But, as for why I don’t have a bucket list…   This actually matters to me, and I’d like someone to talk about it. I don’t have a bucket list because enough is enough. Like, literally, and for real, enough is, by definition, enough. I fucking love my life, right now, as is. If necessity is the mother of invention and achievement and all that, it’s a mother that I don’t have. I have everything I have ever wanted. I have a husband who exceeds any fantasy I ever could have concocted, even with the dirty imagination and deeply pensive nature of Henry Miller. I have a community of friends and family who make me feel fantastically secure in the world. And that daughter of mine!  I mean, she makes me explode with pride and joy. I have gardens and knitting and cooking, and animals to fill my day with the tiny magics of creation and sharing in so many ways. I live in one of the most beautiful places I’ve ever seen, and I’ve seen a lot of places. I literally want nothing more.

I have done some wild and crazy things in my younger days. And I do hope some of the people who have done them with me will come and spill all. I would like my grandchildren to be both mortified and inspired by the things I have done.

But that Bucket List stuff, I feel like that’s just a way of saying, “ya, my life could be so much better if only I……” It’s like that “thinspiration” shit that I fight against day in and day out for work. I won’t play that game. I’d rather sit in the same damned spot marveling in what I’ve got than spend any energy stressing about what else I could have or could have done. Your life is the sum total of what you choose to see and think about it. Why the fuck would I put all my energy into things that aren’t even things?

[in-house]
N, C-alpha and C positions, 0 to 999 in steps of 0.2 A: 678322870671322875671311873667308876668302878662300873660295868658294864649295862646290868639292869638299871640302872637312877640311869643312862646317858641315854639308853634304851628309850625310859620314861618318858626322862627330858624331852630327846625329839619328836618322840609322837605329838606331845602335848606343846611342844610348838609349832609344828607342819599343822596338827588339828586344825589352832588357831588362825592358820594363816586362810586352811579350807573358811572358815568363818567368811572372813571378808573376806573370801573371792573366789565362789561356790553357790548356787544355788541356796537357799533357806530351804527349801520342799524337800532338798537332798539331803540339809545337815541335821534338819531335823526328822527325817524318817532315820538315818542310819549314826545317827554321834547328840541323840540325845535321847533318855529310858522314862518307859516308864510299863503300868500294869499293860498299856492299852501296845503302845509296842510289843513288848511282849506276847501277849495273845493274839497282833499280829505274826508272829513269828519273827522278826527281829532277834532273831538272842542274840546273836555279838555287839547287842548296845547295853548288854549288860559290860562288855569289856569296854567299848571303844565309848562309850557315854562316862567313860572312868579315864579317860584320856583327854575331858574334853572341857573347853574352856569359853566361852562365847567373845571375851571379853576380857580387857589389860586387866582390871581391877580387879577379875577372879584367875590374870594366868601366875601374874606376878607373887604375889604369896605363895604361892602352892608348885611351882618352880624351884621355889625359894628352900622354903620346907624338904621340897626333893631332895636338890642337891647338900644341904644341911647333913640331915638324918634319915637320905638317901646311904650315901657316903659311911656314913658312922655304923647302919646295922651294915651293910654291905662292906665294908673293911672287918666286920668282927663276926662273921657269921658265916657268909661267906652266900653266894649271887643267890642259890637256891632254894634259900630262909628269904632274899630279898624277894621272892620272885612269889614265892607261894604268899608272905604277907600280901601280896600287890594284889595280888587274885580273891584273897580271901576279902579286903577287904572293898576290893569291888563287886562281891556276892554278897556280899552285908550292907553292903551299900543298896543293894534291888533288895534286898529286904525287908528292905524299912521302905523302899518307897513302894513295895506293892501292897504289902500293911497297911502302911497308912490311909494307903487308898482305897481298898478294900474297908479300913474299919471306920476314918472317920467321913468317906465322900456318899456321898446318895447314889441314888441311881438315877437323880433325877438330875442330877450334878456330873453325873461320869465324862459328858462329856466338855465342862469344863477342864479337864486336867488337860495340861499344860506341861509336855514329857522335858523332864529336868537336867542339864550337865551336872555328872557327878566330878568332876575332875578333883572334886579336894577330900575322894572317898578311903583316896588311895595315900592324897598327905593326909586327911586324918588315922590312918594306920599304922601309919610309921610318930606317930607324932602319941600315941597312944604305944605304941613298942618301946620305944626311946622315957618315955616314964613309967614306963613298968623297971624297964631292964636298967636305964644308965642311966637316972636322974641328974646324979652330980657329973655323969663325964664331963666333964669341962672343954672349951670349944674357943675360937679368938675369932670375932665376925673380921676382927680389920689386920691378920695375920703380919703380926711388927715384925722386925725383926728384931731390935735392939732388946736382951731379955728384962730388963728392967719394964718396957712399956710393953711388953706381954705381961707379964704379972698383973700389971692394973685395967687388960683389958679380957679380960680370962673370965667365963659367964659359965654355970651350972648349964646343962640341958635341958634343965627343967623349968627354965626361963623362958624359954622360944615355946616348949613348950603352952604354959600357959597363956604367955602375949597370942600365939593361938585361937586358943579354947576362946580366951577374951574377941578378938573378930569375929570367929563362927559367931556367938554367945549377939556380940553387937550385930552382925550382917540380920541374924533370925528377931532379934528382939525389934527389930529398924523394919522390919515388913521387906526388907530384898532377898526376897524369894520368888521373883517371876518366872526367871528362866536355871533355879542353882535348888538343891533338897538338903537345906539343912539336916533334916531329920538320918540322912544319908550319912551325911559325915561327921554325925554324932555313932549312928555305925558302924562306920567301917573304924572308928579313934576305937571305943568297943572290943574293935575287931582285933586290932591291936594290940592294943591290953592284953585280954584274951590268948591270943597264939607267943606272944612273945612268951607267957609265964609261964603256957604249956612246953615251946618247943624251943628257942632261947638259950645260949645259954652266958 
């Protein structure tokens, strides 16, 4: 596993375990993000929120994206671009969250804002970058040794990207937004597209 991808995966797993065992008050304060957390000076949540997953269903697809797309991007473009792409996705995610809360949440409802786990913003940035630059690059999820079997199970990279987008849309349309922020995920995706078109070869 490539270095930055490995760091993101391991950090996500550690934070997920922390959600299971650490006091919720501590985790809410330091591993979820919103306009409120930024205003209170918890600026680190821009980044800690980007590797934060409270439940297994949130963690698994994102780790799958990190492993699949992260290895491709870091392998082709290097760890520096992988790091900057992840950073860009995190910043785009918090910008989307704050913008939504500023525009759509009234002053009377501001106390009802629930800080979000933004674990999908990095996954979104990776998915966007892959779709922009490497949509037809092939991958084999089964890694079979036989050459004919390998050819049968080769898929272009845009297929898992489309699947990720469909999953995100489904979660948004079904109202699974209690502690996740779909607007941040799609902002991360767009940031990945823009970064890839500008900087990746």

My life couldn’t be better than it is. It just couldn’t. And I know it. So if I never write a novel, it’s not because I didn’t do that thing that I really should do that everyone expected of me. It’s because I never chose to, because why? Why add stress to a perfect life. Of course, if I do do it, it’s because I wanted to.  (And I may well have done it under a pen name, to eschew this idea of perpetual achievement as a justification for living. As if we have to prove ourselves worthy of taking up oxygen. That shit drives me nuts.)

Now, as for what to wear to my funeral, and how to structure this party. Much to the dismay of my daughter, who knows this full well, I am slowly transforming myself into Baddiewinkle. Perusing her page for inspiration is fully appropriate. Also, anything you might wear to Burning Man, or a rave, if people still remember those.

Or black. I mean, I wear black every day. Call it an homage.

Now, what to say. Wait, no, first: music.

Led Zeppelin. Disco. Funk. Stevie Wonder. Prince. As far as I’m concerned, that’s all there is. If you play some sappy ass weepy crap, dude with a guitar whining about something, I will comeback from the dead and cover you in the the dry fury of what was.